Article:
Tag Archives: artist

Worlds Within

Heads wrapped in yarn with only one eye peeking out, faces replaced with clocks, or necks transformed into springs and mouths made into beaks: with all these strangely deformed faces, what do these images represent? And why are they like this?

Zou Liangping, who hails from Hubei province, is currently doing an MFA in watercolor at the Sichuan Fine Arts Institute. These illustrations are part of her “dream series.” “Dreams are a bridge connecting the real world to a virtual world,” she says. “Painting, as a way of portraying the self’s position between dreams and reality, has a very direct relationship to the awakening and establishment of a person’s self-consciousness. These works are a subjective representation of the self in dreams and reality, from a physical state to a mental state.”



At first glance, each of the figures in the scenes has a large head, and the scenes playing out inside each one, or their metaphoric significance, are all different.

“Every story is the visual manifestation of individual and social experience, mental and emotional experience, creative experience, and meditates on a specific theme. It represents a moment’s mood and gives insight into my life,” says Zou.

Each figure in these images has an indifferent outer appearance and a rich inner world, and that may be the truest depiction of the current generation. Not yet thirty, Zou is an only child, like most people her age in China. Having no siblings and growing up amid the increasing alienation of a rapidly urbanizing society, Chinese artists of this generation often make silence and reflection a dominant theme of their work.


“每个故事的原型都是由个人社会体验、内心情感体验、创作体验以及围绕着某种主题线索的一种思考而呈现出的画面效果,它代表一个时间段里我的情绪和对生活的感悟。” 邹良平说。

其实,画面中每一个人都具有淡漠的外表和丰富的内心世界,也是这一代人最真实的写照。身为 90 后的邹良平,也是独生子女中的一员。在从小没有兄弟姐妹陪伴的情况下,这一代年轻人常常形单影只,并且随着城市化到来人与人之间的感情变得更加疏离,旋即而来的是沉默和思考,成为盘踞大脑的主旋律。

And so, to present these themes, Zou has placed all sorts of objects within the heads and faces of her characters. All of these elements carry symbolic meaning and are used to reveal each character’s emotions, personality, contemplations, and behavior. Zou says this approach is her way of conveying the idea that how a person perceives the external world is directly related to their own thoughts.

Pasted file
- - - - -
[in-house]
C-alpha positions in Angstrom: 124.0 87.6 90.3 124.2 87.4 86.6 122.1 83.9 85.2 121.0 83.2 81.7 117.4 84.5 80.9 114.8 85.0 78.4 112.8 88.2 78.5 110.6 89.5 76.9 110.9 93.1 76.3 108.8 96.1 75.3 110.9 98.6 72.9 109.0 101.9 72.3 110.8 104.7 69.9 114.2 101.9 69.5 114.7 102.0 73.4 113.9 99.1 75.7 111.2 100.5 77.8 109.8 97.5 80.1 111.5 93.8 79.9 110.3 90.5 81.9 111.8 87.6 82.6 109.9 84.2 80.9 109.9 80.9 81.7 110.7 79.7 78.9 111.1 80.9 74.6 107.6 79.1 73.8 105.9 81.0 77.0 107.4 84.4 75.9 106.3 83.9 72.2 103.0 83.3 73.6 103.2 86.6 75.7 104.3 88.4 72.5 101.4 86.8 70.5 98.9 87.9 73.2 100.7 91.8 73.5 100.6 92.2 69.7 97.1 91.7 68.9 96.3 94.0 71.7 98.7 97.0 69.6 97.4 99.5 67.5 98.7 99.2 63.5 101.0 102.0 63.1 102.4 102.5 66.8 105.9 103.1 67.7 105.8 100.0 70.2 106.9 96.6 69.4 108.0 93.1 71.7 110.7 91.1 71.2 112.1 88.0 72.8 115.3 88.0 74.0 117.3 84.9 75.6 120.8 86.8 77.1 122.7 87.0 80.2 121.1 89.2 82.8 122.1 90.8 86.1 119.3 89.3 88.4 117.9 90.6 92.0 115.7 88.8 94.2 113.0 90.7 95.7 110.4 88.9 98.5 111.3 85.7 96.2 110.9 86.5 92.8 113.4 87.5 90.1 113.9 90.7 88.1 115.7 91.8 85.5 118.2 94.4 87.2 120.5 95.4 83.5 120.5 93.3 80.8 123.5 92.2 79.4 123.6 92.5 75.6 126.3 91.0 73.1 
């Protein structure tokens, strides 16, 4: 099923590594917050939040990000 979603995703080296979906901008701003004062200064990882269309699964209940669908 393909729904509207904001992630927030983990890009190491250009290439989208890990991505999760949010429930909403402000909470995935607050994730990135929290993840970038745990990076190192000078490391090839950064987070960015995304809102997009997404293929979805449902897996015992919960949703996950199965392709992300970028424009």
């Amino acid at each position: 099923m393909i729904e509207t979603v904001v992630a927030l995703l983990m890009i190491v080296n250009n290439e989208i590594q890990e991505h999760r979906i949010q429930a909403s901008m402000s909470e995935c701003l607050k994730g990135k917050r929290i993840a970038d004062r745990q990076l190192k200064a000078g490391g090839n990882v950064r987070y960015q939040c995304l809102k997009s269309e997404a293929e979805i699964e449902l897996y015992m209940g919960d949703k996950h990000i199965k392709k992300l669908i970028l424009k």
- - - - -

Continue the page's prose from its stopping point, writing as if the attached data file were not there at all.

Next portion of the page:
于是,画的背景不再是白布一张,而成了人的头脑和脸庞。邹良平说,因为 这样可以更好的诠释‘相由心生’这一道理。因此在我作品中通过每一个人的不同的面部符号语言,来揭示不同的心情、个性、心思与作为。”

Her paintings appear to use an irrational artistic form to reflect the fantastical. A closer look, however, shows that the irrational actually has its reason. “All I’m doing is recreating reality with my meandering artistic method,” she explains. Zou’s “fantastical” approach to painting lets her make free use of imagination to present her vision of reality as surreal, dream-like portraits.

再细细一瞧,她的画看似采用非理性的艺术形式反映了荒诞的内容,实则非理性之中隐含着理性。这种 荒诞” 的绘画方式,可以让邹良平自由自在地发挥想象,“以曲折的艺术手法再度创造现实”,以梦,为马。

Website: ~/邹良平


Contributor: Chen Yuan

网站: ~/邹良平


供稿人: Chen Yuan

Gentle Giants

Like a modern reimagining of Alice in Wonderland, Tran Nguyen‘s works show gigantic young women and wild beasts towering above tiny houses, set against seas of fog and distant mountains. Born in Vietnam and raised in the U.S., Nguyen creates works that seem less like paintings than scenes from a fantasy film.

无限放大的少女和野生动物,在迷雾之中秉烛夜游;同比缩小的城堡与远山,让人疑惑这是否如当代版的梦游仙境——这些画面,出自生于越南、长于美国的艺术家 Tran Nguyen 之手。与其说是绘画,不如说这样的作品更肖似童话电影的布景。

Growing up between contrasting Vietnamese and American cultures, Nguyen has long been fascinated with dichotomies. How can two concepts be both parallel and perpendicular at the same time? It’s all dependent on perspective — ideas that initially seem incompatible with one another may actually be complementary once you examine the relationship between them. This understanding carries over into her art, which are masterful balancing acts that makes use of a multitude of contrasts. “Though I’m naturally drawn to melancholic narratives, I added the animal companions to make the painting feel less solemn,” she notes as an example. “The scale of the characters is also meant to contrast against the ordinary environments that each scene is set in, adding a sense of majesty and surrealism.”